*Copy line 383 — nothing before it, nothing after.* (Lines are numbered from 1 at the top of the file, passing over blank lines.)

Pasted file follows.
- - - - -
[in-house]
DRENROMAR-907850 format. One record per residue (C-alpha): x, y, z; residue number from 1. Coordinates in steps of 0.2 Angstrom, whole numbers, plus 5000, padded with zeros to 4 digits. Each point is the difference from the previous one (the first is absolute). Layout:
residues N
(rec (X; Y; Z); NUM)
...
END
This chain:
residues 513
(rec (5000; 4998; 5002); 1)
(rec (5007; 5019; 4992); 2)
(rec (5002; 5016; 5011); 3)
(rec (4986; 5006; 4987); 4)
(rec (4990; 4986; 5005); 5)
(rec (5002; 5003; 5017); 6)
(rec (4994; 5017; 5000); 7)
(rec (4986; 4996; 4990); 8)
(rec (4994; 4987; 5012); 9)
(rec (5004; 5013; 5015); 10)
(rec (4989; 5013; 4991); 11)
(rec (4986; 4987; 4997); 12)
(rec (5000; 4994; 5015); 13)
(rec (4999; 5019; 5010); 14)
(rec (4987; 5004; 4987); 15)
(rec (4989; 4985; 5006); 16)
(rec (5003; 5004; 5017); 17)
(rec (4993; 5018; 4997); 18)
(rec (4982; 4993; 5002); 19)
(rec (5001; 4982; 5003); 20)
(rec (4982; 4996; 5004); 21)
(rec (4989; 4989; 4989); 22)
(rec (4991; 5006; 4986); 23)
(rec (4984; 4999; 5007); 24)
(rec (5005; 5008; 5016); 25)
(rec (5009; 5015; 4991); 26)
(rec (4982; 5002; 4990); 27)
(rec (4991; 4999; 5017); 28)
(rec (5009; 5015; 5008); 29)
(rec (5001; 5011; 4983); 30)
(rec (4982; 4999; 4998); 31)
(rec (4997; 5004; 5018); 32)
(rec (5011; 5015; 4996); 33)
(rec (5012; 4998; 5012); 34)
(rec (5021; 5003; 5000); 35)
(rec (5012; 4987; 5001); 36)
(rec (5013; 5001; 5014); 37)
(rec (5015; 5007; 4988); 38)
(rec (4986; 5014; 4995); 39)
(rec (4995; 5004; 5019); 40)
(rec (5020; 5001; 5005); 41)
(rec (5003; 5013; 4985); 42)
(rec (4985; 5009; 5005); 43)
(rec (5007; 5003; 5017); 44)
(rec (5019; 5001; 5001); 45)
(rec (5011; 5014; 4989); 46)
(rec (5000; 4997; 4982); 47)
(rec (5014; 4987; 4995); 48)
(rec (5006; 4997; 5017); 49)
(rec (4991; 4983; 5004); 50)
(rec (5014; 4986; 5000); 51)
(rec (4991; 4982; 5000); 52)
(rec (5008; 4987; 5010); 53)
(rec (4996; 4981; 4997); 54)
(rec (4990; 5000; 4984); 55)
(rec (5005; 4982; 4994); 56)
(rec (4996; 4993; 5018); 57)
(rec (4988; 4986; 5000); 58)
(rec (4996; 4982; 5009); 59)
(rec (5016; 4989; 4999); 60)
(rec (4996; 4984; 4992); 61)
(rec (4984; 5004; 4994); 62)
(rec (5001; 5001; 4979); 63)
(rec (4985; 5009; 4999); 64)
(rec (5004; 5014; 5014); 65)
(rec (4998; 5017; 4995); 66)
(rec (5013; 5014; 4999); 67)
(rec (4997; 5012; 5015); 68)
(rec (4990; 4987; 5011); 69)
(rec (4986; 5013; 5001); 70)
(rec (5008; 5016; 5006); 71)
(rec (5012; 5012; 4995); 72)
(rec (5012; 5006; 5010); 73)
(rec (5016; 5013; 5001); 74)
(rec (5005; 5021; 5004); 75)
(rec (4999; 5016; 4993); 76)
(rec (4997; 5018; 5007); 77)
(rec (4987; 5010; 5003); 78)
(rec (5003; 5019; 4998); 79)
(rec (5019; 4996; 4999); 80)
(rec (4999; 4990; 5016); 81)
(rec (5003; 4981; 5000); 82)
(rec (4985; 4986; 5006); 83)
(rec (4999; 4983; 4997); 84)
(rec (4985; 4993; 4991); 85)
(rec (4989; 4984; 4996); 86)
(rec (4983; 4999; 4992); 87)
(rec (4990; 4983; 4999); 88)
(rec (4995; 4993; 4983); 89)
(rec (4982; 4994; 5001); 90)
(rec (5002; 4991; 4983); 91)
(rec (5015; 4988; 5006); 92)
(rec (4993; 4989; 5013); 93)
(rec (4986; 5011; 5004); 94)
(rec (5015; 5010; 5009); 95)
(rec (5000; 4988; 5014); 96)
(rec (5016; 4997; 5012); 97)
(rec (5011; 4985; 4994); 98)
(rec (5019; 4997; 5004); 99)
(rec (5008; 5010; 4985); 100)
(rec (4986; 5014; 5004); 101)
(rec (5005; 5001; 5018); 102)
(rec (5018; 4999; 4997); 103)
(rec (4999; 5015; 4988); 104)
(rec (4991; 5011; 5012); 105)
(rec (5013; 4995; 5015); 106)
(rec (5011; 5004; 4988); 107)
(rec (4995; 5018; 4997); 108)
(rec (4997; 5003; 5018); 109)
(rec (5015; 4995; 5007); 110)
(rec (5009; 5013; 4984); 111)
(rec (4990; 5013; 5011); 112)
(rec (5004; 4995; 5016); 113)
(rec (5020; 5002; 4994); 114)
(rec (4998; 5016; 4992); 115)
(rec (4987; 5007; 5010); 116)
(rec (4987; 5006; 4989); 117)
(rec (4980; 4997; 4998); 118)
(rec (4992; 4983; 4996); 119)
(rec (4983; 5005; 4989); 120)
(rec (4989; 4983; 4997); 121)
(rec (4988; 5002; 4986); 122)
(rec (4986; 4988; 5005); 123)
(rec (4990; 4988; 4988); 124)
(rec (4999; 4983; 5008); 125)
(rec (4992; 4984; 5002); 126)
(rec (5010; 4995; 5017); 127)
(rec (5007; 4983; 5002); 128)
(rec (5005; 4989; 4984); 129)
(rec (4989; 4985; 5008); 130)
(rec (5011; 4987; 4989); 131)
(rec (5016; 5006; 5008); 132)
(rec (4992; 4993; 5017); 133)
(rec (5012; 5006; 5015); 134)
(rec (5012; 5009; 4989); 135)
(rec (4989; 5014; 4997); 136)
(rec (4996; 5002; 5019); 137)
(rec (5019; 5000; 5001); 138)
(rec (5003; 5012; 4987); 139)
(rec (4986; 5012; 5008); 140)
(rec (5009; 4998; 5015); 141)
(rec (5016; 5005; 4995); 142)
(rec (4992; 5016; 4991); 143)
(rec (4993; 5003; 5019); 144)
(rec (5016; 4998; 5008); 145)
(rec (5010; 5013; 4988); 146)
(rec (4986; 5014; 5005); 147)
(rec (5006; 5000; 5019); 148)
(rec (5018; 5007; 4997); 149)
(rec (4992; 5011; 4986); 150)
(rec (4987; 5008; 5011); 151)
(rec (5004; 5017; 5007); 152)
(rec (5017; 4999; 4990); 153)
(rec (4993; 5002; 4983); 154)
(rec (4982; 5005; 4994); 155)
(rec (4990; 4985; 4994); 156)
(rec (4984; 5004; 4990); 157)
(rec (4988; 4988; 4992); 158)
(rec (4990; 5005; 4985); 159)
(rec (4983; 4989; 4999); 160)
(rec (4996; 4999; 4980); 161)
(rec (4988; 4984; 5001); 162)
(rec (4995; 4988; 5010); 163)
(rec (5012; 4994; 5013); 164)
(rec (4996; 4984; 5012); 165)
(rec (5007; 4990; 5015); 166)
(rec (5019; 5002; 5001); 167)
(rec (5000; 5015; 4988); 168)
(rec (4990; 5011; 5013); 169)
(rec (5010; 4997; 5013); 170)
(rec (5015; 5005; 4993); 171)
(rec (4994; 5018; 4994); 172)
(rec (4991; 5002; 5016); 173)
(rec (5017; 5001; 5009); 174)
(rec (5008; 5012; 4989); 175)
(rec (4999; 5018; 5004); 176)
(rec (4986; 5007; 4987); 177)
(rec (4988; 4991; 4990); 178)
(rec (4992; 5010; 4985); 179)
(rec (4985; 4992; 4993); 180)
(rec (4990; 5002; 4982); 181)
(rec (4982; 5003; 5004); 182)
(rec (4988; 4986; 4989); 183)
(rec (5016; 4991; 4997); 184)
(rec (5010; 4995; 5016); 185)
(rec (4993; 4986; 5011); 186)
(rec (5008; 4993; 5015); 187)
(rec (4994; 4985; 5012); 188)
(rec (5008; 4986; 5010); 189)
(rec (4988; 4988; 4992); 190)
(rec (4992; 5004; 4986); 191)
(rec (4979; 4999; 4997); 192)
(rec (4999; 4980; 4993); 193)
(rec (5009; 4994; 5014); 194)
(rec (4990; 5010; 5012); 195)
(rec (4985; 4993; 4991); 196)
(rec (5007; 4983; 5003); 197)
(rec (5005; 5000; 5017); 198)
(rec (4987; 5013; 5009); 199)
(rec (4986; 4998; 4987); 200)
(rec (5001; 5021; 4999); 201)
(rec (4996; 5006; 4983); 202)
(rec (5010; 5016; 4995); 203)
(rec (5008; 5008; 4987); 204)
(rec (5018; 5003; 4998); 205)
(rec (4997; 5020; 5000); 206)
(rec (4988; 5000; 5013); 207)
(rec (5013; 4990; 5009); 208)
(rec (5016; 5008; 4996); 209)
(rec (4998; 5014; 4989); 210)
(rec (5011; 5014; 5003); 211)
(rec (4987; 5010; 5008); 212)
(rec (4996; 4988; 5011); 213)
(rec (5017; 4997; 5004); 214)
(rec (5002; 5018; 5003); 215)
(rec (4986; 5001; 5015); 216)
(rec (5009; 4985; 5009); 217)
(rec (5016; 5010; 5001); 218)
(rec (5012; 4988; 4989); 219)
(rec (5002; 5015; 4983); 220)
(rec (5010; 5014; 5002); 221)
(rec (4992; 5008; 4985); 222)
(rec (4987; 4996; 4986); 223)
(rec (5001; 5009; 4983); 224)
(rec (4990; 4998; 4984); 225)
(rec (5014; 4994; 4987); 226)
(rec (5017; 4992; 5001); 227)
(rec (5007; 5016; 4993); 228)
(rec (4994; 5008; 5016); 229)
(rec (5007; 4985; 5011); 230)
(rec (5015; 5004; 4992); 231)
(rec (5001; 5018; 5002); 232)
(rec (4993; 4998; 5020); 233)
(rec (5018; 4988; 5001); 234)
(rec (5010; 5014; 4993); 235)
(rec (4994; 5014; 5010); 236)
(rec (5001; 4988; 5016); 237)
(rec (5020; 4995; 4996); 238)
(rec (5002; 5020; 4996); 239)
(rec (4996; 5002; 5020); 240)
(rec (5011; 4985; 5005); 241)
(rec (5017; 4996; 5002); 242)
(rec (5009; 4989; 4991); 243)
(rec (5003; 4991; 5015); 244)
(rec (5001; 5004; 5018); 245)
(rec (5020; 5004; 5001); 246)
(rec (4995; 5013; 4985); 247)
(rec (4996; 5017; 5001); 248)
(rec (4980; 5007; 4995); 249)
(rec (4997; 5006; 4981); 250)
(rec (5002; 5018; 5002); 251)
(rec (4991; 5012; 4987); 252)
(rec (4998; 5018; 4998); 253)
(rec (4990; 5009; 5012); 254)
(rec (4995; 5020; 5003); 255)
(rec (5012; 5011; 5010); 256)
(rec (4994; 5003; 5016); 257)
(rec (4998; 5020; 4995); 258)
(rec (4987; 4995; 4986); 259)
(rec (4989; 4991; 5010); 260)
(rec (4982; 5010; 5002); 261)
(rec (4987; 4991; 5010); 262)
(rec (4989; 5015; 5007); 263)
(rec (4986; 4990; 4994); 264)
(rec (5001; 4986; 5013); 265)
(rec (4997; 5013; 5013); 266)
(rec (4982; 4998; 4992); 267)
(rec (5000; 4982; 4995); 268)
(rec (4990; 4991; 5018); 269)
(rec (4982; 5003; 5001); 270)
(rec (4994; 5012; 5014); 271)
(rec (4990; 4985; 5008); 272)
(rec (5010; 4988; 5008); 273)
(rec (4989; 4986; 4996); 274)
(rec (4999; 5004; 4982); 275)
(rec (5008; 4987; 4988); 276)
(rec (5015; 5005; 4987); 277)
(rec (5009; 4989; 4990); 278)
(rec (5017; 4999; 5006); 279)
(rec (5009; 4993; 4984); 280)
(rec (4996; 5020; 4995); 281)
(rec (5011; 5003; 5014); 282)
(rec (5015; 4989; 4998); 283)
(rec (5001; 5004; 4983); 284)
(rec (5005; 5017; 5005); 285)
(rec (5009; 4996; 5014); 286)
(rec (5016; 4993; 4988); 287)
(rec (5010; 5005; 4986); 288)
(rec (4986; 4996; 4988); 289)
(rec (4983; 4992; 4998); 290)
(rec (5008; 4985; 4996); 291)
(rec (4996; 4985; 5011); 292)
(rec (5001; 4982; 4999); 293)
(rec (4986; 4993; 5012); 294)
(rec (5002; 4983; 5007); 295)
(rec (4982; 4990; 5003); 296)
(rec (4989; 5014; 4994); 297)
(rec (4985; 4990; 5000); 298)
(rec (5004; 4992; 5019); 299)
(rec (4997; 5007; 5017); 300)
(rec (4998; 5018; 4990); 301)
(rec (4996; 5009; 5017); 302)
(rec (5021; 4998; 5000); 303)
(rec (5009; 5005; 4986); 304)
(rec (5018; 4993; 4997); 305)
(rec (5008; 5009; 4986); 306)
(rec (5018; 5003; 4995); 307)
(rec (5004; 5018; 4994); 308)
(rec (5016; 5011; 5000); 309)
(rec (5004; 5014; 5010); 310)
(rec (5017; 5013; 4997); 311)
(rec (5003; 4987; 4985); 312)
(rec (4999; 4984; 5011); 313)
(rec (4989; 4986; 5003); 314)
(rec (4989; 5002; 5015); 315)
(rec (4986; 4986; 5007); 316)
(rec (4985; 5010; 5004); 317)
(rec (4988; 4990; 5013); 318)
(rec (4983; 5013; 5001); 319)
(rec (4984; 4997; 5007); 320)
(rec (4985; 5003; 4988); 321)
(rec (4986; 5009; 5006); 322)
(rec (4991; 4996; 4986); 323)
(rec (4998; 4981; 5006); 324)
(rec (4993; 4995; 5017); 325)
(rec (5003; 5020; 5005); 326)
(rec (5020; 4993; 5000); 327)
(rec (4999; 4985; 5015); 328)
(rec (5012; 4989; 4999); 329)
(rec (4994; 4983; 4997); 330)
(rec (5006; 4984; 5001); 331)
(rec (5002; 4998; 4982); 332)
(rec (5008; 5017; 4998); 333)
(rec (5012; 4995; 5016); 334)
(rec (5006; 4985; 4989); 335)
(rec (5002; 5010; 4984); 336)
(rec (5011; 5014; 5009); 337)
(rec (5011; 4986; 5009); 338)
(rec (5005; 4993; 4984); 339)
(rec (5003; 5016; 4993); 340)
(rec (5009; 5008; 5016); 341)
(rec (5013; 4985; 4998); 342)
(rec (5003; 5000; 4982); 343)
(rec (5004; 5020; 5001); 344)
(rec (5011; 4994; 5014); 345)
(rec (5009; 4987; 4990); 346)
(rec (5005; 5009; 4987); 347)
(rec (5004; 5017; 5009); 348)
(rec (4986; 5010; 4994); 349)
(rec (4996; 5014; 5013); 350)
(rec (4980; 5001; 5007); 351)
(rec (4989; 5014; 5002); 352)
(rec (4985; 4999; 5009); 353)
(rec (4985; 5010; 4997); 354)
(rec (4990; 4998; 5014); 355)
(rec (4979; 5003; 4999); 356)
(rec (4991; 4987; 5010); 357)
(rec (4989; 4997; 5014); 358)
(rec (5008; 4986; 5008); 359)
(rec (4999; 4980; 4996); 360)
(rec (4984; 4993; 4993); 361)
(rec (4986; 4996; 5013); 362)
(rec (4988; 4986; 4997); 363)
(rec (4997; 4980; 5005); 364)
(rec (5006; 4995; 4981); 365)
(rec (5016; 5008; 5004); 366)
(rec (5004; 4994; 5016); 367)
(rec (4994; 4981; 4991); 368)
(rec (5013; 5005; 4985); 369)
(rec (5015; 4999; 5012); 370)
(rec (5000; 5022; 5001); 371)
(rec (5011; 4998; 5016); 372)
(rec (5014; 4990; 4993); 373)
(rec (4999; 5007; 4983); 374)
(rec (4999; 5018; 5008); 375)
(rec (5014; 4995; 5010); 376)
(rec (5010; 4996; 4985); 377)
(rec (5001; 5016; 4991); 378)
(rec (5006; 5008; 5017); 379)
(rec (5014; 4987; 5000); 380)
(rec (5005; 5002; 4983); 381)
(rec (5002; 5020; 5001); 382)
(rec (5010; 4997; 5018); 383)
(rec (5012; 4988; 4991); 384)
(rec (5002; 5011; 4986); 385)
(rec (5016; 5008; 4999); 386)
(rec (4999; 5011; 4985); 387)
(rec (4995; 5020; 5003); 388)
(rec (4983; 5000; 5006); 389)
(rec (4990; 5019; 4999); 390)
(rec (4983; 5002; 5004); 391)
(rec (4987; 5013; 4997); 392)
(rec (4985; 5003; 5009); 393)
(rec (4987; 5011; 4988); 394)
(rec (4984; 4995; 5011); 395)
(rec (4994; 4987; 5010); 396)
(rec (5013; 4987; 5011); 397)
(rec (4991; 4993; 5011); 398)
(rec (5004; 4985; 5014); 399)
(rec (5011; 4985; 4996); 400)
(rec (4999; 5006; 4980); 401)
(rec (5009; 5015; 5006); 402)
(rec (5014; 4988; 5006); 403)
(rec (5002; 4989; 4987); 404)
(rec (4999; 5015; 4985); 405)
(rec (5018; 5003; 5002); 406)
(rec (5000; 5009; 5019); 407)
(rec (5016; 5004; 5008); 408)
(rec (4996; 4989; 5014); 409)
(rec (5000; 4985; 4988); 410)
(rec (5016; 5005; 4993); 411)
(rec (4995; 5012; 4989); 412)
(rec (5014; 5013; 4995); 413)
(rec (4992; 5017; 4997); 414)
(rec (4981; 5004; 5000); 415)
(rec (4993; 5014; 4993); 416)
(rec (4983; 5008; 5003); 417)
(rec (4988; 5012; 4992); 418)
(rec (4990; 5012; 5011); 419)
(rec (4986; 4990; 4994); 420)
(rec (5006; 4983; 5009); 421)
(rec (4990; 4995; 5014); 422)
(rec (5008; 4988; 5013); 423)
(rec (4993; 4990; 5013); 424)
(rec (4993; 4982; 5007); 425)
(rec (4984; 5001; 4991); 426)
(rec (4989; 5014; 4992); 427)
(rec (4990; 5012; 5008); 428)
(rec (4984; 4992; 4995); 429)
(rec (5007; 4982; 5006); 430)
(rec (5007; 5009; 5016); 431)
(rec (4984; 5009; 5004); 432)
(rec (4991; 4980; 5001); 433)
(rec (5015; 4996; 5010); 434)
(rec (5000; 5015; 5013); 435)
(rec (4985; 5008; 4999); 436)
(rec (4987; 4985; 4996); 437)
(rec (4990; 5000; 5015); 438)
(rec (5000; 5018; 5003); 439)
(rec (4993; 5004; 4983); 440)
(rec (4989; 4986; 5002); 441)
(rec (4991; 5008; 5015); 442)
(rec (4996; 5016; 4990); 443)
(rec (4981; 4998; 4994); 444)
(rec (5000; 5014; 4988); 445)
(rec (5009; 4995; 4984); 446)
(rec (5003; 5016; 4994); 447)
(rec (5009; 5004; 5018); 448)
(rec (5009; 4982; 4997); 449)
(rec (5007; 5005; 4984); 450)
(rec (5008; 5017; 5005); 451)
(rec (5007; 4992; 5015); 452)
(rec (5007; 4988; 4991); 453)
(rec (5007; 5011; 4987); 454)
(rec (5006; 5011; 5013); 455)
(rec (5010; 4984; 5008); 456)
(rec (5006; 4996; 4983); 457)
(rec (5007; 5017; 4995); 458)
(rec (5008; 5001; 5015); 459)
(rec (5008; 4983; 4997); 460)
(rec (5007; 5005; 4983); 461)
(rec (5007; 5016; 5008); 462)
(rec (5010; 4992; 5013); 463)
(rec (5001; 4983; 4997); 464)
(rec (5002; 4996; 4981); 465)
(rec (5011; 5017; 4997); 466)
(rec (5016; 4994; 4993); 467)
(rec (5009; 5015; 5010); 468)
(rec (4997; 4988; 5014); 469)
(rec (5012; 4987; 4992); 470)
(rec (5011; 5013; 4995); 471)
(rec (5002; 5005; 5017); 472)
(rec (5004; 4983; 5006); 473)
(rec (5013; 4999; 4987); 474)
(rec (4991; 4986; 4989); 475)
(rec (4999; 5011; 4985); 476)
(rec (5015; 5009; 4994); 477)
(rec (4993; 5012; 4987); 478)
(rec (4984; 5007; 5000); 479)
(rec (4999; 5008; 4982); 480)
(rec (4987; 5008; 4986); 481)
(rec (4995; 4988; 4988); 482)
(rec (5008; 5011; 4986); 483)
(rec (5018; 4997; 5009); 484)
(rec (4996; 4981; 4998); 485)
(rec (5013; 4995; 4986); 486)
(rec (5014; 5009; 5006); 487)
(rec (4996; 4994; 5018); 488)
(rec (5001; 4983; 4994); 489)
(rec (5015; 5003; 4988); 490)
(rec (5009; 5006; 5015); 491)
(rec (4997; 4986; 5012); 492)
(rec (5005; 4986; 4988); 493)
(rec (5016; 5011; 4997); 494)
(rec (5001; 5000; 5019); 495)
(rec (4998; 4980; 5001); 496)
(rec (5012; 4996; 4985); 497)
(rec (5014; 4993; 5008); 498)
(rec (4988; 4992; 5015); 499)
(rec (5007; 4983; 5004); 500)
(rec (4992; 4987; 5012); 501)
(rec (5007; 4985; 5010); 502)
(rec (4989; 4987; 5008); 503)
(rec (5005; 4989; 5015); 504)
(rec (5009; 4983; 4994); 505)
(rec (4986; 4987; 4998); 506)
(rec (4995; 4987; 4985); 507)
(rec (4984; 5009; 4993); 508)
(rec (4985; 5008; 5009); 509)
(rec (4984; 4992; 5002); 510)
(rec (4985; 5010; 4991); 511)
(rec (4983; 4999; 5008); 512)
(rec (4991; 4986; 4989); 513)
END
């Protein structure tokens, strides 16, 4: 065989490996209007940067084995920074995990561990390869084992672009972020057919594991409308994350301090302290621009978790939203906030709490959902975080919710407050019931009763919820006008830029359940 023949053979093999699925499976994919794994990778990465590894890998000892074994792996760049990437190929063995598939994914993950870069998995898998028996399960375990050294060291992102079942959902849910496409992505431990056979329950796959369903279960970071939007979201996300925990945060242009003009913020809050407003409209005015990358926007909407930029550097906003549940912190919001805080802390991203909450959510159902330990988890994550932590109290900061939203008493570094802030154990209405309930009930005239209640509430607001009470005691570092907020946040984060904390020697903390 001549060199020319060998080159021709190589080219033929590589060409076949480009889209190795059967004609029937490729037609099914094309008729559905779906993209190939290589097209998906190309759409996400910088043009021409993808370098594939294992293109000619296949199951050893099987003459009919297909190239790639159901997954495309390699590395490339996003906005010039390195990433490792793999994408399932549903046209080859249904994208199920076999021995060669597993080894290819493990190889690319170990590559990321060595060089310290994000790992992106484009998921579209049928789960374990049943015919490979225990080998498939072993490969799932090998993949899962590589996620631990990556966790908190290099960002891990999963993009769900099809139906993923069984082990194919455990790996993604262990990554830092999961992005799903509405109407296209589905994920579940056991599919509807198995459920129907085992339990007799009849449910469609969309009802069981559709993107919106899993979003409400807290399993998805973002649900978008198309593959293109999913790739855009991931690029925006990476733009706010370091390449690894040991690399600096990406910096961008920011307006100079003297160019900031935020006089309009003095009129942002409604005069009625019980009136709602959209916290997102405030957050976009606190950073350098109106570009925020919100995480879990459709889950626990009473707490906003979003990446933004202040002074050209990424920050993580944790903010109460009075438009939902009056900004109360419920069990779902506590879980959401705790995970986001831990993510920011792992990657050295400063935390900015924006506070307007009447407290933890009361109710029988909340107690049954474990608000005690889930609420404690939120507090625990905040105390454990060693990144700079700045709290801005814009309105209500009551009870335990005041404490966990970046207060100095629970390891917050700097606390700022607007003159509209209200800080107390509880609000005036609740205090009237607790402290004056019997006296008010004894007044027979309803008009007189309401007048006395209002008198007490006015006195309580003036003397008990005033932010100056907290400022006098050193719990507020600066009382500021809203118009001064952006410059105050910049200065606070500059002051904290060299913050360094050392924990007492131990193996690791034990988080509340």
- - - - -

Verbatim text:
(rec (4999; 5018; 5008); 375)